Mar 22 2021

What State and Local IT Can Learn from 2020’s Digital Transformation Lessons

Innovation happened because those in government thought outside of their traditional boxes in a moment of crisis. Now it’s time to build on those efforts.

For state and local government IT professionals, the year 2020 offered valuable lessons. While it was a year that tested the resolve of many, it also showed that we can accomplish what was once thought impossible.

For evidence, look no further than the rapid pivot that many government agencies had to make, and what they were able to successfully accomplish in a short period of time. Before the coronavirus pandemic, many organizations were understandably intimidated by the scope of what digital transformation implied. COVID-19 forced them to accelerate their efforts to meet current and urgent challenges.

As a result, we saw how five key elements of digital transformation — leadership, product management, development, architecture and operations — can coalesce to enable agencies to quickly achieve outcomes that would have been otherwise not been possible.

Traditionally, these elements would have been treated as separate entities, with different teams working in silos. When the pandemic began, many agencies combined these elements in a holistic manner to meet immediate challenges and compress their digital transformation timeline from years to weeks.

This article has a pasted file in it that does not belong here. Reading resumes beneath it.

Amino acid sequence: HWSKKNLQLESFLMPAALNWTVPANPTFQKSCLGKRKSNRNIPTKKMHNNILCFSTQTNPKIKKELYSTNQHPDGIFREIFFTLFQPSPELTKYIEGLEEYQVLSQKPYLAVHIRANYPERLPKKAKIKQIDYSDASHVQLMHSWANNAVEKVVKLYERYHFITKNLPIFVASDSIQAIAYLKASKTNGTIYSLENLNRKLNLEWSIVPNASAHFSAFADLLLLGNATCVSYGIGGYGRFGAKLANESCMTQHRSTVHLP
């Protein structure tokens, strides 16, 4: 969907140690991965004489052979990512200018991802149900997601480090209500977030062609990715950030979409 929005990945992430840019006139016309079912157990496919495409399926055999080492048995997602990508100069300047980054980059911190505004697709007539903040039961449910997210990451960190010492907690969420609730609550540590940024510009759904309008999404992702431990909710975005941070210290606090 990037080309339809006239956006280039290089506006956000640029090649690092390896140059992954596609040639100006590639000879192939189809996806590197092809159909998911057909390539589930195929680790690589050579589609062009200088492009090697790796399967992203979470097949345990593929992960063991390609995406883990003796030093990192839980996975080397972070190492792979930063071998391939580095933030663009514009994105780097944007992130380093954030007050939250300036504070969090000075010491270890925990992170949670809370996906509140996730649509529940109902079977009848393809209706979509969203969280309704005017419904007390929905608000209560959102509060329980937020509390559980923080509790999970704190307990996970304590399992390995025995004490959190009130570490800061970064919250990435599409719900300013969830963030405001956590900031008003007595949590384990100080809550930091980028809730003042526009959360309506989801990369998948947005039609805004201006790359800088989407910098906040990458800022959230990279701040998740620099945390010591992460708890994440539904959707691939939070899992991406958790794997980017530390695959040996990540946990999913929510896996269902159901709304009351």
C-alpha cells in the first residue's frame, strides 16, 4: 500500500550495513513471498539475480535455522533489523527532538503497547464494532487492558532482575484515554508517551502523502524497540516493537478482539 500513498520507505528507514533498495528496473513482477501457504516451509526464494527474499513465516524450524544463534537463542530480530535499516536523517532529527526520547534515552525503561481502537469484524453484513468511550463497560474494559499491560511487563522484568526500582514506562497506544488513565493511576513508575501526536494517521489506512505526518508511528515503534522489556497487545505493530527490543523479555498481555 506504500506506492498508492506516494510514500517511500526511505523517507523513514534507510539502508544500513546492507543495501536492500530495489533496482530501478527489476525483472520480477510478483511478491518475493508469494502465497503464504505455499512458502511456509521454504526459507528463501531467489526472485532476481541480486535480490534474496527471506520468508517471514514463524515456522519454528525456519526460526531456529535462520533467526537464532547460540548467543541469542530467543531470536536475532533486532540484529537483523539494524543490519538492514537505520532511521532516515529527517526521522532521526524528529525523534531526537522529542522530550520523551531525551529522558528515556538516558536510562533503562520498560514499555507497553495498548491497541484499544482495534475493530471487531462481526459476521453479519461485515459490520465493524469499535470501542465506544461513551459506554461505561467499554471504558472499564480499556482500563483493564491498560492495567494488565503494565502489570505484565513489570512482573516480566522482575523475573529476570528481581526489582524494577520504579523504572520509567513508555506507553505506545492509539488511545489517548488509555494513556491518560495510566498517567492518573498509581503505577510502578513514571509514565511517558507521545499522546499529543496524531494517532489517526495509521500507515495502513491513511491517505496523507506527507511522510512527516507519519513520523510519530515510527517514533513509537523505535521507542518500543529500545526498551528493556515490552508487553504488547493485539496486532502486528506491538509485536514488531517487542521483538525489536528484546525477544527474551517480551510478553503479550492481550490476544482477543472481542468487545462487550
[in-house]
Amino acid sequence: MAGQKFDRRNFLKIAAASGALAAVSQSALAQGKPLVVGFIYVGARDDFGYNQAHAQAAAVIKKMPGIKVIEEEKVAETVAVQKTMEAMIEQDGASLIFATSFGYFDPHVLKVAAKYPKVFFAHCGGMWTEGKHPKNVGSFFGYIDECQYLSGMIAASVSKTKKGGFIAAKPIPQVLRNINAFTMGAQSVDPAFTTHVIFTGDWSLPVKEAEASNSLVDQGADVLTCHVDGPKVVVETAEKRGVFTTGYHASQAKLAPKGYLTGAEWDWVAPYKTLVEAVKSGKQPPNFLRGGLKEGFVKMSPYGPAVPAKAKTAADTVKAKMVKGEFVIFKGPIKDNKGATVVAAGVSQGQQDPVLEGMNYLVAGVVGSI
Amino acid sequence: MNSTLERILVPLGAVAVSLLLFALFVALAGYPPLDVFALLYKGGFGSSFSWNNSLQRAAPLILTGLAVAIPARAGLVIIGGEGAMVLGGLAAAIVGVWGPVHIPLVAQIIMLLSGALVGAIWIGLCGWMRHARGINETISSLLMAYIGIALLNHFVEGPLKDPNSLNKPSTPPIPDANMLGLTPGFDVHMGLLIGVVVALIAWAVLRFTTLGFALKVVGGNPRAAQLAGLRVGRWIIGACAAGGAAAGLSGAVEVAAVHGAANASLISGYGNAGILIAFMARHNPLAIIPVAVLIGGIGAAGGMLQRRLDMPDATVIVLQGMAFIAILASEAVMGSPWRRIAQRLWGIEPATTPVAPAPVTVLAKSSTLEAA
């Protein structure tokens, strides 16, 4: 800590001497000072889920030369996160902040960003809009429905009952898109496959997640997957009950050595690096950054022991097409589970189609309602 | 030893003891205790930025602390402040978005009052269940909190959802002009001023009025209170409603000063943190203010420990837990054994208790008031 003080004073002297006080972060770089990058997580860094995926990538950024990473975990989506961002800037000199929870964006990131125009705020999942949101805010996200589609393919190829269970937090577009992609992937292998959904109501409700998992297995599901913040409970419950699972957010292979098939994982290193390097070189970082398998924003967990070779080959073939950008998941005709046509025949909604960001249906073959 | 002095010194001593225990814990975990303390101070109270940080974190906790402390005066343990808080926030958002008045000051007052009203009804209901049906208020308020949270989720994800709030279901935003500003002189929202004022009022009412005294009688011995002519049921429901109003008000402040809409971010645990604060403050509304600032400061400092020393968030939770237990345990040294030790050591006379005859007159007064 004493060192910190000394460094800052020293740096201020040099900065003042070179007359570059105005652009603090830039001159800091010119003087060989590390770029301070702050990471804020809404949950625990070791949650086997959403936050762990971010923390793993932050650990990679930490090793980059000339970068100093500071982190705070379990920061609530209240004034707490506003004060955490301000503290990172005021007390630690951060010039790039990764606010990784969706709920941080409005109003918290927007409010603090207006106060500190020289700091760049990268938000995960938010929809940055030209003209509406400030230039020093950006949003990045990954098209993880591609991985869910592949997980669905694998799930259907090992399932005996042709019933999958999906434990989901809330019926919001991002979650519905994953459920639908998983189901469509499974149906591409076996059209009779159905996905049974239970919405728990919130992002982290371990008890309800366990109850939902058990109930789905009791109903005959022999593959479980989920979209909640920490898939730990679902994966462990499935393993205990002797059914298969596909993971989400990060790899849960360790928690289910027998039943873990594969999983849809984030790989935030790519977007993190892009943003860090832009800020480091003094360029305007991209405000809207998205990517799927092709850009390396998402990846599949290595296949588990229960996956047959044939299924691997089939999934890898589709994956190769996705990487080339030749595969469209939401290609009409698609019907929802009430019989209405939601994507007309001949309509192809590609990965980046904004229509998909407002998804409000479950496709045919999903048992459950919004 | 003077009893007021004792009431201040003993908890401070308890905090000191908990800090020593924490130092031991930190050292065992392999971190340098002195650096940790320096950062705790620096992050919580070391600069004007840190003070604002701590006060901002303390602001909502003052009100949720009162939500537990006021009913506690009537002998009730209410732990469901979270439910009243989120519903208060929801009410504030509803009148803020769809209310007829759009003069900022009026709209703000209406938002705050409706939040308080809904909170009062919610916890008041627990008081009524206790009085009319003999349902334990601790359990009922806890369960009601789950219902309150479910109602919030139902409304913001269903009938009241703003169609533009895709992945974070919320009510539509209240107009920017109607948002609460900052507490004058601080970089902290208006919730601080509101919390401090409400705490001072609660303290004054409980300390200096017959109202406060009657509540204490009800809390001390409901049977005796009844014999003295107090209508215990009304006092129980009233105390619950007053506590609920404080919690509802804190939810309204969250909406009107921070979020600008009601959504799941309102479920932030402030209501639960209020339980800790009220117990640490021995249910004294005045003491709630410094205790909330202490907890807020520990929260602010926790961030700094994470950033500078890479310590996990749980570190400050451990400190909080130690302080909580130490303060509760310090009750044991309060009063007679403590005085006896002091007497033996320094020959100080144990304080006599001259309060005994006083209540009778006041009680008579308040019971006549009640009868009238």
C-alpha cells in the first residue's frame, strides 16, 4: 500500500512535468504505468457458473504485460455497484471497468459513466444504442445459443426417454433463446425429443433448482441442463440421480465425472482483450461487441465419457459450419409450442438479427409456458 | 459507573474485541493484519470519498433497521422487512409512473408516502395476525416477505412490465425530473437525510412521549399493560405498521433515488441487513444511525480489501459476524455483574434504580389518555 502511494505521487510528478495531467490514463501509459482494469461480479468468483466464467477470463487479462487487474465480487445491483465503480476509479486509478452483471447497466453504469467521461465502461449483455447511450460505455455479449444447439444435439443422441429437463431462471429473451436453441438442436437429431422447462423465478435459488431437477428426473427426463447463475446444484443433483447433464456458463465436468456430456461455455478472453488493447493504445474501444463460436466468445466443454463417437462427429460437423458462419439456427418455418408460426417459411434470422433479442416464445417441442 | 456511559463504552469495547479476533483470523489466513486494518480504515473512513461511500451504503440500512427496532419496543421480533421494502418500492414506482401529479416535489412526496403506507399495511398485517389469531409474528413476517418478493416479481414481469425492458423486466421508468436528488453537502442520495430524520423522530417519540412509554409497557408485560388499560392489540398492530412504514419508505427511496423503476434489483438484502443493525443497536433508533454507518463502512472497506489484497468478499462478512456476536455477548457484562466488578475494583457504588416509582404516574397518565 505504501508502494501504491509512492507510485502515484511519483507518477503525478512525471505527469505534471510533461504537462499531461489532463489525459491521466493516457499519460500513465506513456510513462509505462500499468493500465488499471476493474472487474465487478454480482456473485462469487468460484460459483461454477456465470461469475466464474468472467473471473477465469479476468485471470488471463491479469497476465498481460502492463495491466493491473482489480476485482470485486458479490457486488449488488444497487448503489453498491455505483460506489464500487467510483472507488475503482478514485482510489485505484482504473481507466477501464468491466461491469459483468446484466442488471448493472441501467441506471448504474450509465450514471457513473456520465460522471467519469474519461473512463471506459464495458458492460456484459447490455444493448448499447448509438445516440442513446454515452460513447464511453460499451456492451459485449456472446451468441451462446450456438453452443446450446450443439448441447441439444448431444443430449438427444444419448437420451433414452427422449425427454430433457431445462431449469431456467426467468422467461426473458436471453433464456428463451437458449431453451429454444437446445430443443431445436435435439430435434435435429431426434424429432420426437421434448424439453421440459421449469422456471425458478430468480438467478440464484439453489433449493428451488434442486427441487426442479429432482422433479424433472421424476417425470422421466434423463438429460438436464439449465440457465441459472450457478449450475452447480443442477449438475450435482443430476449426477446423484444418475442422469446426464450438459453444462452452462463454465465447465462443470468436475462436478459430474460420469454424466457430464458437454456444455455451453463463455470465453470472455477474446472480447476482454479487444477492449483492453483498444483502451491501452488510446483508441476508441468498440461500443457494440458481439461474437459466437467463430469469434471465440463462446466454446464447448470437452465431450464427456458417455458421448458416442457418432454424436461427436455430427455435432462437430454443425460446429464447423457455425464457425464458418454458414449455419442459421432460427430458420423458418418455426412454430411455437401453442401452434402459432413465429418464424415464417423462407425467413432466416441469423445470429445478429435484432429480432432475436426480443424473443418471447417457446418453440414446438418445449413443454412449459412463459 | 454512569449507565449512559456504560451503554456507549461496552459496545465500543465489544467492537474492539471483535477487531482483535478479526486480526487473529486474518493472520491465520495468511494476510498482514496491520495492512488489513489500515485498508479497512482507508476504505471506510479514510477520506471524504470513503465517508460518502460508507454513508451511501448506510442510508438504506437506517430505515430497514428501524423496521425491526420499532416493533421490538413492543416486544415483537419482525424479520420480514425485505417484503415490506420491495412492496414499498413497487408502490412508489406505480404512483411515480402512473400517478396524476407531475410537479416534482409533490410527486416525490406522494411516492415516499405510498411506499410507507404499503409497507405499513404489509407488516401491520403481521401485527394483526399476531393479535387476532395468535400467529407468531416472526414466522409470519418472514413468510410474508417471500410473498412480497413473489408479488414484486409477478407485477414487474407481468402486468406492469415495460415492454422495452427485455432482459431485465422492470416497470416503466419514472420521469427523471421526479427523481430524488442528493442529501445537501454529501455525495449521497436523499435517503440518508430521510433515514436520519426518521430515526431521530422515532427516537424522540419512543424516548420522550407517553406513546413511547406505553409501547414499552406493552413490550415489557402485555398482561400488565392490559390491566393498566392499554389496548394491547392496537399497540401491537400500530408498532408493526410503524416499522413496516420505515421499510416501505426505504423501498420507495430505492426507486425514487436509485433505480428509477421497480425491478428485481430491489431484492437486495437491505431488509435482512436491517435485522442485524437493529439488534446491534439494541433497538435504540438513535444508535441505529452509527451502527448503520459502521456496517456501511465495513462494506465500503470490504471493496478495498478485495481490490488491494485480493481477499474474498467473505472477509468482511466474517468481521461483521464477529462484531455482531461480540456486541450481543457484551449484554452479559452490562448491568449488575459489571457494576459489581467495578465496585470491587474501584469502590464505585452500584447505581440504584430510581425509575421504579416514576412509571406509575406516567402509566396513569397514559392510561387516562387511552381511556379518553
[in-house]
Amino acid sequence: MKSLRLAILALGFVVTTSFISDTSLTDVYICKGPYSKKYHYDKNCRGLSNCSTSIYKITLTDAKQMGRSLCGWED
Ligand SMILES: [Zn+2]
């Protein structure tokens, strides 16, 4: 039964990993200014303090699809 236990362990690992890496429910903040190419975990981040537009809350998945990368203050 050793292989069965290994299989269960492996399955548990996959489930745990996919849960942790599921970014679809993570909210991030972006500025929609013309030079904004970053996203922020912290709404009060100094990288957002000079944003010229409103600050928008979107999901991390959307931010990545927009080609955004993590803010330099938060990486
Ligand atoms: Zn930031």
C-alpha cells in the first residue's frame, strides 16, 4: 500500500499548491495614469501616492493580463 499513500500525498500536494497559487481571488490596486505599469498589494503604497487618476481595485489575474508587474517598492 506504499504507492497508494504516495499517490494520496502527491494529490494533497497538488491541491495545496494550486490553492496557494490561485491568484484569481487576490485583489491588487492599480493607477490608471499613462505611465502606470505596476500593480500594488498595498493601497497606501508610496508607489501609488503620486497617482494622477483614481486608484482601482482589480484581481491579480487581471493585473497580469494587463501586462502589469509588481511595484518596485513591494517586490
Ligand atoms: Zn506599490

The pressure these agencies faced last spring was unprecedented, but that period supplied lessons agencies can learn from as they move forward with a more strategic, thoughtful and long-term approach to digital transformation. Here are three of the most valuable takeaways.

Technology Isn’t Resilient, People Are

The pandemic showed that real resilience and agility lies not in technology but in people. No one could have planned for the disruption COVID-19 introduced, yet government workers took the necessary steps to overcome that disturbance.

They were open to doing whatever was necessary to solve the problems in front of them, and that openness enabled them to respond quickly.

Flexibility and adaptability will prove critical moving forward. As more states begin to reopen, things will change yet again, and will continue to change as we emerge into a post-pandemic world.

Responding to the challenges ahead will require a unified effort by leadership and IT to deliver services that meet the moment. Technology will support their efforts, but those efforts will be driven by humans.

VIDEO: What can government IT pros learn from the rise in digital services?

There Is No Blunt End or Sharp End, Just a Means to an End

Healthcare providers often refer to something called the “blunt end/sharp end” model. It refers to decisions made by leadership at the upper levels of an organization (the blunt end) and how they impact physicians and nurses at the point of care (the sharp end).

It implies a disconnect between the two groups; for example, board members aren’t necessarily thinking about how their decisions will impact a patient in the operating room.

The model can also be applied to state and local IT, where state and county leaders could be considered the blunt end and developers, engineers and IT managers the sharp end, but successful transformation requires agencies to think differently. Digital disruption impacts everyone. Therefore, everyone must be involved in the innovation process.